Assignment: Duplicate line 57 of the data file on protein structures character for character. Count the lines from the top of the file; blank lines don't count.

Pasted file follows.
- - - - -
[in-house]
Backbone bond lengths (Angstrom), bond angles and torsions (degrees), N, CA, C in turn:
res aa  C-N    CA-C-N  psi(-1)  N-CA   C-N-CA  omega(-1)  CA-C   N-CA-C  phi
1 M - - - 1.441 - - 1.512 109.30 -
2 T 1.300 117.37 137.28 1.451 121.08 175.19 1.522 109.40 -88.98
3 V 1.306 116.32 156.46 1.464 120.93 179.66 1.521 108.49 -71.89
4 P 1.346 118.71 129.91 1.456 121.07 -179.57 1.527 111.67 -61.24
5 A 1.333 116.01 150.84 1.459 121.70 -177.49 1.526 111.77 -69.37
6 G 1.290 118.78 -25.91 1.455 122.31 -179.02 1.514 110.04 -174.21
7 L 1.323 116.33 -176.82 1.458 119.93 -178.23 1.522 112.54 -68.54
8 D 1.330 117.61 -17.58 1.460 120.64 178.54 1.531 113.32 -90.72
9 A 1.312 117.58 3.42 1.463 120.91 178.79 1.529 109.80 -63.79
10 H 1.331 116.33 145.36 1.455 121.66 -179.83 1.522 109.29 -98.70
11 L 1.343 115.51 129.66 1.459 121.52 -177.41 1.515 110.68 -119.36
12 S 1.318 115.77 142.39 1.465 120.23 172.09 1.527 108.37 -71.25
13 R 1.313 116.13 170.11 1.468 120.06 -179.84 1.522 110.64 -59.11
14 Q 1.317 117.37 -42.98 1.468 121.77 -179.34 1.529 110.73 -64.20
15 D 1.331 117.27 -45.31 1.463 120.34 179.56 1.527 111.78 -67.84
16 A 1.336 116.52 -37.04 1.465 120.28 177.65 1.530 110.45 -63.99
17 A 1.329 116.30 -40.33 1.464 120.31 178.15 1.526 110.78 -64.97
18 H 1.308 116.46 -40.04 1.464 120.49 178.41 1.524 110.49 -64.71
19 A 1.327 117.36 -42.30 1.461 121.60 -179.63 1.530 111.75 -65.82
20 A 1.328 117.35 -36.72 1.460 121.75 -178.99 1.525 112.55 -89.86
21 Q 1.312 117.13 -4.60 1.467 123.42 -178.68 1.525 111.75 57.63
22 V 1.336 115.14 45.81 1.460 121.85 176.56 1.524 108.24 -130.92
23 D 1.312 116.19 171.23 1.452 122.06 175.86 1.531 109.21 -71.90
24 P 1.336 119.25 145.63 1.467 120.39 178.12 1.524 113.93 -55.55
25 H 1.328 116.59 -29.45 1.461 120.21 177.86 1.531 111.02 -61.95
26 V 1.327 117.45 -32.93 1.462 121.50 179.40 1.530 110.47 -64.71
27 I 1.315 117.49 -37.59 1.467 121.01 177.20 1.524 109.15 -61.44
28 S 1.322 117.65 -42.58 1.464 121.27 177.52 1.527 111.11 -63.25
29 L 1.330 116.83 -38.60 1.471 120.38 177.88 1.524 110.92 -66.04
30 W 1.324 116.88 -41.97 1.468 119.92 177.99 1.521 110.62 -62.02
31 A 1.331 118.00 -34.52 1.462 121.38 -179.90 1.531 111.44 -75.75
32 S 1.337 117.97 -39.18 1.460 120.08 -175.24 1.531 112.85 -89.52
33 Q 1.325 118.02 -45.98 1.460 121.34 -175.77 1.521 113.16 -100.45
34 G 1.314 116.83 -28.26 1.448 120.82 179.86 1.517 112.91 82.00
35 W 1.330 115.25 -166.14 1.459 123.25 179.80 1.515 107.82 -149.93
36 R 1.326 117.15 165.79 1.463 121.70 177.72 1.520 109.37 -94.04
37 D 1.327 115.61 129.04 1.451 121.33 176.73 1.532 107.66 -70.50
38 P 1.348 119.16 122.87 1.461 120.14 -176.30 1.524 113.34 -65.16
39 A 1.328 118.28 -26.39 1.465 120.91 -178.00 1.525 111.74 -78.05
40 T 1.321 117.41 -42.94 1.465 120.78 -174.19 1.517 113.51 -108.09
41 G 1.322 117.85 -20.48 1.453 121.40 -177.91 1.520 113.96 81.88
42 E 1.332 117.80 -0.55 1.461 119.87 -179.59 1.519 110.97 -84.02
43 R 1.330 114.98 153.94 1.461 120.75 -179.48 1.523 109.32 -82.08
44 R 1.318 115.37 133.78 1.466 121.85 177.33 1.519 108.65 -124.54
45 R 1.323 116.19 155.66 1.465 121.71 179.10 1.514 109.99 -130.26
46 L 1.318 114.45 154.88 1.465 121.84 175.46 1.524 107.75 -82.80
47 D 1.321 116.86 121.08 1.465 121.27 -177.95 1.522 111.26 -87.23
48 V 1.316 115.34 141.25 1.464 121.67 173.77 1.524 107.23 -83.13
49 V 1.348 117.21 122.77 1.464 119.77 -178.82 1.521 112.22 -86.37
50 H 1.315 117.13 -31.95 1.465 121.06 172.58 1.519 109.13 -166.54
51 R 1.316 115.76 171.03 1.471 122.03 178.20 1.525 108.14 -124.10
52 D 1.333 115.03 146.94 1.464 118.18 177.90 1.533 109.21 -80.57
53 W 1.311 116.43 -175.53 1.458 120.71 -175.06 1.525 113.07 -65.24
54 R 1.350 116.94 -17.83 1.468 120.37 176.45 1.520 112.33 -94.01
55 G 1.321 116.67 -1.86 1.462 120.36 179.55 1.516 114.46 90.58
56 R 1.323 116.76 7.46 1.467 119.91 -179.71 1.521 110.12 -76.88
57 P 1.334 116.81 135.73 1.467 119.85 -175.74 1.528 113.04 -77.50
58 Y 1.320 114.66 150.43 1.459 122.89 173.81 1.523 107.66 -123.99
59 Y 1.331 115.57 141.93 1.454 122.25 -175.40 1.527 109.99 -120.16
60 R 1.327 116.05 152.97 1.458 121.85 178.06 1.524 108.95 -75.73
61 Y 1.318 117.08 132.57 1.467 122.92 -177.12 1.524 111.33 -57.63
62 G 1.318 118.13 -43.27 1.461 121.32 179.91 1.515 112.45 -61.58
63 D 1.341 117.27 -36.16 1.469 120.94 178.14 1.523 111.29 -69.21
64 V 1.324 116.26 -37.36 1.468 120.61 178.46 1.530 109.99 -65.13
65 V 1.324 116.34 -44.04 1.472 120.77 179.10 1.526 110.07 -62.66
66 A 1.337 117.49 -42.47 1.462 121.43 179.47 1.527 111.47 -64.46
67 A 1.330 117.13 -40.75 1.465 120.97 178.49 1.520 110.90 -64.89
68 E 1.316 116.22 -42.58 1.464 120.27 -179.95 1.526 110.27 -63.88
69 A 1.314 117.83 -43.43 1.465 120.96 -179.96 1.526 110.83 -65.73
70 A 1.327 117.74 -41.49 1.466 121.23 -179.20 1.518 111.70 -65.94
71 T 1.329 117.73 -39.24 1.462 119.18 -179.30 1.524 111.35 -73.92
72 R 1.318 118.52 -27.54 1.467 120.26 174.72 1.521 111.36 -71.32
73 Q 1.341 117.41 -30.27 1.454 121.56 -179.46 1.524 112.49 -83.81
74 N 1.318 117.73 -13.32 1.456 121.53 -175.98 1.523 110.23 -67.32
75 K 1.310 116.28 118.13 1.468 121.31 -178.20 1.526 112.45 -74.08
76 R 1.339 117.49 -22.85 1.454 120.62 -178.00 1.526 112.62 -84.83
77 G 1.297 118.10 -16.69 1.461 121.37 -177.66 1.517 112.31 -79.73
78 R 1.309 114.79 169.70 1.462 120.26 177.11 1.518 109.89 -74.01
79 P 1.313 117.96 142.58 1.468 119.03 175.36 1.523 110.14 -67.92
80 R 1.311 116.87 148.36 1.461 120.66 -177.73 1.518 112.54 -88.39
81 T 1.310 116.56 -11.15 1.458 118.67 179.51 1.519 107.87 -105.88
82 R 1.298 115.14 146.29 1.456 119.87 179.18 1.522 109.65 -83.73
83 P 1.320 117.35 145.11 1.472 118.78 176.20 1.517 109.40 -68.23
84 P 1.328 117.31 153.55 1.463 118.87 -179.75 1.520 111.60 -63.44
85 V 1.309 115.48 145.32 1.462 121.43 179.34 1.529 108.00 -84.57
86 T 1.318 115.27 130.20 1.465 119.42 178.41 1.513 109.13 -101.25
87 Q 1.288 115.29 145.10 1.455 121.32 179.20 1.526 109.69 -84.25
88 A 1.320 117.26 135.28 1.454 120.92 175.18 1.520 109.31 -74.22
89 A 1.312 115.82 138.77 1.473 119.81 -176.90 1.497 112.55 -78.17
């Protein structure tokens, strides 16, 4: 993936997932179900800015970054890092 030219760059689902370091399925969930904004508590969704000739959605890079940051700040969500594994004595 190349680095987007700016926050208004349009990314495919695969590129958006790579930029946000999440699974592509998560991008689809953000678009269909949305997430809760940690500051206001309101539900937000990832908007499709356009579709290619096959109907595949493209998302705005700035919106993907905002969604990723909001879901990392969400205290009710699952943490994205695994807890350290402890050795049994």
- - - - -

54 R 1.350 116.94 -17.83 1.468 120.37 176.45 1.520 112.33 -94.01